Reclaimed Wood Still Usable After 120 Years Underwater

The residential living area can be highlighted through reclaimed tiles made from hardwood. The tiles are put together to improve the aesthetics of walls, partitions, entrance hallways, ceilings and bathrooms including outdoor living spaces. Reclaimed wood tiles can also be usedto improve the ambience of clubs, bars, coffee shops, restaurants, foyers, boardrooms and hotels.

In 1898, Great Northern Paper Co. cleared up 600 acres around the 400-acre Quakish Lake located near Millinocket to build a dam. The clear-cut area was flooded to allow easy harvesting and transport of spruce, fir or hemlock to the new company mill.

According to Tom Shafer, owner of Timberchic, wood was floated in the lake every spring to be used in the manufacture of paper. Wood just sat in the lake throughout summer. In several instances some of the wood sinks to the bottom of the lake causing the company to lose 3% to 4% of their lumber every year.

After 120 years, Shafer and Timberchic reclaimed the wood for people who wanted to add a North Wood accent to their houses. The company collected the wood using an excavator, barge and crane. The wood they collected was transformed into very thin, pre-stained, peel-and-stick panels which people can use as wallpaper to decorate their walls. The peel-and-stick tape that can be found on the back of the wood is similar to the material used to hold windows in buildings and skyscrapers.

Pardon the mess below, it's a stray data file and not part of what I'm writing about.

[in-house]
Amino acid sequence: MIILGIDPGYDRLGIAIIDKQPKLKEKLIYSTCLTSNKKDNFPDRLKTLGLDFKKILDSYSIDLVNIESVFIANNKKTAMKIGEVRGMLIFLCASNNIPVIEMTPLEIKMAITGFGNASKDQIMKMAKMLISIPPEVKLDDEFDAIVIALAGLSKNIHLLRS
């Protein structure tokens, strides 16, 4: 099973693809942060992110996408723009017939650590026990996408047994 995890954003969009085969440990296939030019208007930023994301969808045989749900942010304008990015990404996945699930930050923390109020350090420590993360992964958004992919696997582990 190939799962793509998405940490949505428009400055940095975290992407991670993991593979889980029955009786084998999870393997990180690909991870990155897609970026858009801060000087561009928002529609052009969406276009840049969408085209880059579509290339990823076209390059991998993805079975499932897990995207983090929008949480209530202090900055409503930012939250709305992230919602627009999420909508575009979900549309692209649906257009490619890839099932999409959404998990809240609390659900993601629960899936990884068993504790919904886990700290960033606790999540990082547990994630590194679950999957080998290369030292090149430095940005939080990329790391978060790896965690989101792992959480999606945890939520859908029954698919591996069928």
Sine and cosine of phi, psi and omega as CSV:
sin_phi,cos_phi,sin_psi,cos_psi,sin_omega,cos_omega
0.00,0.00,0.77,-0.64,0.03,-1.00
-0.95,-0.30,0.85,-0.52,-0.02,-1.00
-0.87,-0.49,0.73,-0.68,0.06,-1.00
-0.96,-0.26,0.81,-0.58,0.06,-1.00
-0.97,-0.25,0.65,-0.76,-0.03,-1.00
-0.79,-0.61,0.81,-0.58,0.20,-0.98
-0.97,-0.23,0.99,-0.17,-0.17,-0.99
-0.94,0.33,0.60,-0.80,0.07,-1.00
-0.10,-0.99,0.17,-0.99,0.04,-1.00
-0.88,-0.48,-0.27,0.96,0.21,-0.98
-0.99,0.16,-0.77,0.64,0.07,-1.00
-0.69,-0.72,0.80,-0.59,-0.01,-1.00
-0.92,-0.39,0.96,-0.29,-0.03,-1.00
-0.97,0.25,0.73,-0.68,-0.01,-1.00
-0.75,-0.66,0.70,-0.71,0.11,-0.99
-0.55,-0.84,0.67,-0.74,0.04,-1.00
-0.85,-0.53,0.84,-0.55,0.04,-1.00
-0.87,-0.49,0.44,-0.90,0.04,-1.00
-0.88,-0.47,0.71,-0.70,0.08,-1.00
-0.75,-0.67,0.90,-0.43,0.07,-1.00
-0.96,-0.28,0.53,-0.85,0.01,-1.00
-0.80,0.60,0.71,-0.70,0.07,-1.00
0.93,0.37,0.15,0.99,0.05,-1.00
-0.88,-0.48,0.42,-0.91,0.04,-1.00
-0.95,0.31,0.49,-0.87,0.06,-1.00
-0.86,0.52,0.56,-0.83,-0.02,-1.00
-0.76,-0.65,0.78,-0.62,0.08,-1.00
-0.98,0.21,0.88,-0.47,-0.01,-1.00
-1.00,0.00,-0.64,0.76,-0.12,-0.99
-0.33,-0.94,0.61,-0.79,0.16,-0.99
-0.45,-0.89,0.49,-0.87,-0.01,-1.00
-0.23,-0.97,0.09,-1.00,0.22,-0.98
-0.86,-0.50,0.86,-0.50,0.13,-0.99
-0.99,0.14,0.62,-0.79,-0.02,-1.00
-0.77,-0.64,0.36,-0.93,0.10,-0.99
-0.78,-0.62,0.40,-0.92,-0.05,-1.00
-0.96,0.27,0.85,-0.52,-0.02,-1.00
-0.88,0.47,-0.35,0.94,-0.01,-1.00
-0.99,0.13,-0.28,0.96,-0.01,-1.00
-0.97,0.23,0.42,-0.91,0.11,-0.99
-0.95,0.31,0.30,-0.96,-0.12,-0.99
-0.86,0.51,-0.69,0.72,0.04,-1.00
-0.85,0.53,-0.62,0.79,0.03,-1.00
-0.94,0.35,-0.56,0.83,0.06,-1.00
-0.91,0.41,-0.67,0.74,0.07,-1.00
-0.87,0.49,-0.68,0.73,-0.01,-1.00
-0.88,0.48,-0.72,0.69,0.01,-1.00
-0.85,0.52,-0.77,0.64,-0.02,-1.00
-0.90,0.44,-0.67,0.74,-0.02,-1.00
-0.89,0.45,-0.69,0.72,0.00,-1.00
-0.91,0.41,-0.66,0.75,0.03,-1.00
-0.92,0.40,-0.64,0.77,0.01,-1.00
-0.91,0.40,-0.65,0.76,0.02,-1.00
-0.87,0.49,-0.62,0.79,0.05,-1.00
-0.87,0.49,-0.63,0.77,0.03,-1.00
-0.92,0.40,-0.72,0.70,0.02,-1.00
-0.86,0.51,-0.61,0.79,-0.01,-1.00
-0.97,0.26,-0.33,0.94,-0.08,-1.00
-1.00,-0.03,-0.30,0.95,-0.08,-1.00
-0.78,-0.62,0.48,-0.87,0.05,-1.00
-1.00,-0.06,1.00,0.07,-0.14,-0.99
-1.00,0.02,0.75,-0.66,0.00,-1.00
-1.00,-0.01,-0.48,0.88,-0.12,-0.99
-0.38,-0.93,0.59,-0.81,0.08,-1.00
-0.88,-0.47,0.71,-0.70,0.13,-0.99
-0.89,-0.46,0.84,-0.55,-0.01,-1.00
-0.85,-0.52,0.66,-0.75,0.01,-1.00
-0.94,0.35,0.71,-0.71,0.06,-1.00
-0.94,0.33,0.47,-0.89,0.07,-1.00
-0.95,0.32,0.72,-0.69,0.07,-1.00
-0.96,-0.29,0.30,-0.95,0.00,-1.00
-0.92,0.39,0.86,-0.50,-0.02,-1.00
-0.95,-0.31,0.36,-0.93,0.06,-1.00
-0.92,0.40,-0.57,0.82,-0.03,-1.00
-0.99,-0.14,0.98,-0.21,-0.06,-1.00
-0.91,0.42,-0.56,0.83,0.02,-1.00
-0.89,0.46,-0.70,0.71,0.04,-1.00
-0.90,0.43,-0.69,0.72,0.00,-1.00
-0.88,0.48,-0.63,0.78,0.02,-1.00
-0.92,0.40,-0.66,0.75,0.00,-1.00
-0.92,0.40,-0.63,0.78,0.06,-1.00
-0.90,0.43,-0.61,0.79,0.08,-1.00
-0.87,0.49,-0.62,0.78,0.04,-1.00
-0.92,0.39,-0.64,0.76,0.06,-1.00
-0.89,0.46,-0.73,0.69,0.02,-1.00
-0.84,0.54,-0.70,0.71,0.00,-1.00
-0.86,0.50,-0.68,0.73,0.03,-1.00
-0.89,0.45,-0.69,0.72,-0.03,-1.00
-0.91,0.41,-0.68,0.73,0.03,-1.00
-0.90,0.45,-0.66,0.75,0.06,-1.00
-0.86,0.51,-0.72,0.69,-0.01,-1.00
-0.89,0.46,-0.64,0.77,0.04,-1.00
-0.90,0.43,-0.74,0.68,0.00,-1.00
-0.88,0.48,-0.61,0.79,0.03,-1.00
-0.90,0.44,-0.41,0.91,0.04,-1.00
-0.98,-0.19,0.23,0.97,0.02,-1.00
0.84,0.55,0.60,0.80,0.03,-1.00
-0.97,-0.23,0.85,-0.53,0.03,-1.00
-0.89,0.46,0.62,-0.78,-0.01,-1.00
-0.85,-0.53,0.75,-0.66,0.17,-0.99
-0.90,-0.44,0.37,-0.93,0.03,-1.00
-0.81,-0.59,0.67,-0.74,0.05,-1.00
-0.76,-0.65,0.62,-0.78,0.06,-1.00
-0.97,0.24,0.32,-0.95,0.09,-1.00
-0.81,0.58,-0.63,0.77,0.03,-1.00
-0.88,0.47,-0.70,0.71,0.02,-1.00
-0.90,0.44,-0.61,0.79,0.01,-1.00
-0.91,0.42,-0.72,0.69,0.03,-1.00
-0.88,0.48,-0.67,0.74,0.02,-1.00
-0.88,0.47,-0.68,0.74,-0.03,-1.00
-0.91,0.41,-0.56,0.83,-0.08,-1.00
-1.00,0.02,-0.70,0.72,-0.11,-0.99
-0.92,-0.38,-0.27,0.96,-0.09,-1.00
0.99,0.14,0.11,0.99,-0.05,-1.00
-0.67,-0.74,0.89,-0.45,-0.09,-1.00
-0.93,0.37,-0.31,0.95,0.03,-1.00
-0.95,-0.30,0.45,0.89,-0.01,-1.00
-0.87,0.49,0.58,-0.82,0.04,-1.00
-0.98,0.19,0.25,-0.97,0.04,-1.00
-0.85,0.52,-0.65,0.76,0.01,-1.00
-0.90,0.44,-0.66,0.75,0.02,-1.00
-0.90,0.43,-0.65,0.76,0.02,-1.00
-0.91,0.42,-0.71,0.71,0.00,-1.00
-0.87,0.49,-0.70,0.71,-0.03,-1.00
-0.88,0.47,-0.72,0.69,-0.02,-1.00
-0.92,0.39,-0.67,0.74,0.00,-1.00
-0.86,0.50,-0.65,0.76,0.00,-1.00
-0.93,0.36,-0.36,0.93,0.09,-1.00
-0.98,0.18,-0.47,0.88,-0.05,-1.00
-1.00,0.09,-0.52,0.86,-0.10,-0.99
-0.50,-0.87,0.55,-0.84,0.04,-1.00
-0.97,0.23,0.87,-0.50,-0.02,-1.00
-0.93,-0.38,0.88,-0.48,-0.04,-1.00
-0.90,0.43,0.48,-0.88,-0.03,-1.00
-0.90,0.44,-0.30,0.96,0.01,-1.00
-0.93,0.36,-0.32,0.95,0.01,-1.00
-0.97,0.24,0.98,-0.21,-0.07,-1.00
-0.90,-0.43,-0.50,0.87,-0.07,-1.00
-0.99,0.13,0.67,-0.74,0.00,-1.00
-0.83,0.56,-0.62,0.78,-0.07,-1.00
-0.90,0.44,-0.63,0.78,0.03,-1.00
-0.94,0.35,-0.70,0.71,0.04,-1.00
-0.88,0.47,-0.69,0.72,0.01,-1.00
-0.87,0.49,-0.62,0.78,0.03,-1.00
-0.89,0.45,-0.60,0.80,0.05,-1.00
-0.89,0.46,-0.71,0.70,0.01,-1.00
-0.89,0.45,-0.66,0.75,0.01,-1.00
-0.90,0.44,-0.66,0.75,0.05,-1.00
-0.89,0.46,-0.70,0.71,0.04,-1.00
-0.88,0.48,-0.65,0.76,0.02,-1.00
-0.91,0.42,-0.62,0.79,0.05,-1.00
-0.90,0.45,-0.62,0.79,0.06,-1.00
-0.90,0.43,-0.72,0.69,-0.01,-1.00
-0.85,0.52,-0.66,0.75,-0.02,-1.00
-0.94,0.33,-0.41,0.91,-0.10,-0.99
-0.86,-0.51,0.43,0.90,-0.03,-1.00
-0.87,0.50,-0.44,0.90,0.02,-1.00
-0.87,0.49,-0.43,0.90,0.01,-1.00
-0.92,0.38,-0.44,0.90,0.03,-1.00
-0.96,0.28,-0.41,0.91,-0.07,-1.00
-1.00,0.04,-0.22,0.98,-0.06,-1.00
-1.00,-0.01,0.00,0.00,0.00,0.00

The wood panels having survived the test of time had different colours and textures depending on how long they have been submerged under the water or buried in mud. Time and nature were responsible for the unique designs in reclaimed wood.

Since the lake is a limited source for reclaimed wood, Timberchic is using blade saws to limit wastage and improve yield. On the other hand, it will take years for the company to fully recover all the lumber from the bottom of the lake.

A sophisticated Wow factor can be easily created through reclaimed tiles made from wood that has survived the test of time. The tiles are made from hardwood which is widely known for its strength and durability.